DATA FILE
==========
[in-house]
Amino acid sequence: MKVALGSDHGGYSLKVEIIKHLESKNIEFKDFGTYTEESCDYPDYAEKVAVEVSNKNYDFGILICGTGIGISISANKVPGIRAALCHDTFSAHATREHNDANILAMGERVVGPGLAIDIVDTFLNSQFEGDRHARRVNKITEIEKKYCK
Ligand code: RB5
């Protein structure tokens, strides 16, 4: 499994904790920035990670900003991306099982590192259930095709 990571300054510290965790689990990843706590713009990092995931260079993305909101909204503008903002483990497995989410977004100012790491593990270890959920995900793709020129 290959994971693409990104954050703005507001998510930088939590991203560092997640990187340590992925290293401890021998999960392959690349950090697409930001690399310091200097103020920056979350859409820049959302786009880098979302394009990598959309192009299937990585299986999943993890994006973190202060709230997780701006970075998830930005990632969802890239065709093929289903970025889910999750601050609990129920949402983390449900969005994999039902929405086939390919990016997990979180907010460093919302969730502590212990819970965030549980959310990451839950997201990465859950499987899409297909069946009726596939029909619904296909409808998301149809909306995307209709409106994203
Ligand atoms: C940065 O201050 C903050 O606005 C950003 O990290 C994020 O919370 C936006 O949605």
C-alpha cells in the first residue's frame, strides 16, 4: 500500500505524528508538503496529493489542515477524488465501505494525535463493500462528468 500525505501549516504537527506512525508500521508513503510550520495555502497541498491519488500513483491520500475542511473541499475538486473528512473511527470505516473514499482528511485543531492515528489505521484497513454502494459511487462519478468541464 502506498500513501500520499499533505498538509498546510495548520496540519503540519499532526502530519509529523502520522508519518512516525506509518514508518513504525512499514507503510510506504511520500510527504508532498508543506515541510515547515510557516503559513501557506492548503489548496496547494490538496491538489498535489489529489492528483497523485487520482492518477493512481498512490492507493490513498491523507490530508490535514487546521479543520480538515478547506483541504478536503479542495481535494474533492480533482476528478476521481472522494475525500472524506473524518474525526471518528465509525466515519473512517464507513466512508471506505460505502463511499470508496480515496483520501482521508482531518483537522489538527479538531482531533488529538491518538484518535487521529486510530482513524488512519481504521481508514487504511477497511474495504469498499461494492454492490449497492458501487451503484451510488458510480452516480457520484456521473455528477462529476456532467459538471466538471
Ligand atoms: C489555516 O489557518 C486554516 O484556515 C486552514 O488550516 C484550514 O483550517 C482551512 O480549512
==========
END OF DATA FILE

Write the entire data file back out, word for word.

[in-house]
Amino acid sequence: MKVALGSDHGGYSLKVEIIKHLESKNIEFKDFGTYTEESCDYPDYAEKVAVEVSNKNYDFGILICGTGIGISISANKVPGIRAALCHDTFSAHATREHNDANILAMGERVVGPGLAIDIVDTFLNSQFEGDRHARRVNKITEIEKKYCK
Ligand code: RB5
């Protein structure tokens, strides 16, 4: 499994904790920035990670900003991306099982590192259930095709 990571300054510290965790689990990843706590713009990092995931260079993305909101909204503008903002483990497995989410977004100012790491593990270890959920995900793709020129 290959994971693409990104954050703005507001998510930088939590991203560092997640990187340590992925290293401890021998999960392959690349950090697409930001690399310091200097103020920056979350859409820049959302786009880098979302394009990598959309192009299937990585299986999943993890994006973190202060709230997780701006970075998830930005990632969802890239065709093929289903970025889910999750601050609990129920949402983390449900969005994999039902929405086939390919990016997990979180907010460093919302969730502590212990819970965030549980959310990451839950997201990465859950499987899409297909069946009726596939029909619904296909409808998301149809909306995307209709409106994203
Ligand atoms: C940065 O201050 C903050 O606005 C950003 O990290 C994020 O919370 C936006 O949605």
C-alpha cells in the first residue's frame, strides 16, 4: 500500500505524528508538503496529493489542515477524488465501505494525535463493500462528468 500525505501549516504537527506512525508500521508513503510550520495555502497541498491519488500513483491520500475542511473541499475538486473528512473511527470505516473514499482528511485543531492515528489505521484497513454502494459511487462519478468541464 502506498500513501500520499499533505498538509498546510495548520496540519503540519499532526502530519509529523502520522508519518512516525506509518514508518513504525512499514507503510510506504511520500510527504508532498508543506515541510515547515510557516503559513501557506492548503489548496496547494490538496491538489498535489489529489492528483497523485487520482492518477493512481498512490492507493490513498491523507490530508490535514487546521479543520480538515478547506483541504478536503479542495481535494474533492480533482476528478476521481472522494475525500472524506473524518474525526471518528465509525466515519473512517464507513466512508471506505460505502463511499470508496480515496483520501482521508482531518483537522489538527479538531482531533488529538491518538484518535487521529486510530482513524488512519481504521481508514487504511477497511474495504469498499461494492454492490449497492458501487451503484451510488458510480452516480457520484456521473455528477462529476456532467459538471466538471
Ligand atoms: C489555516 O489557518 C486554516 O484556515 C486552514 O488550516 C484550514 O483550517 C482551512 O480549512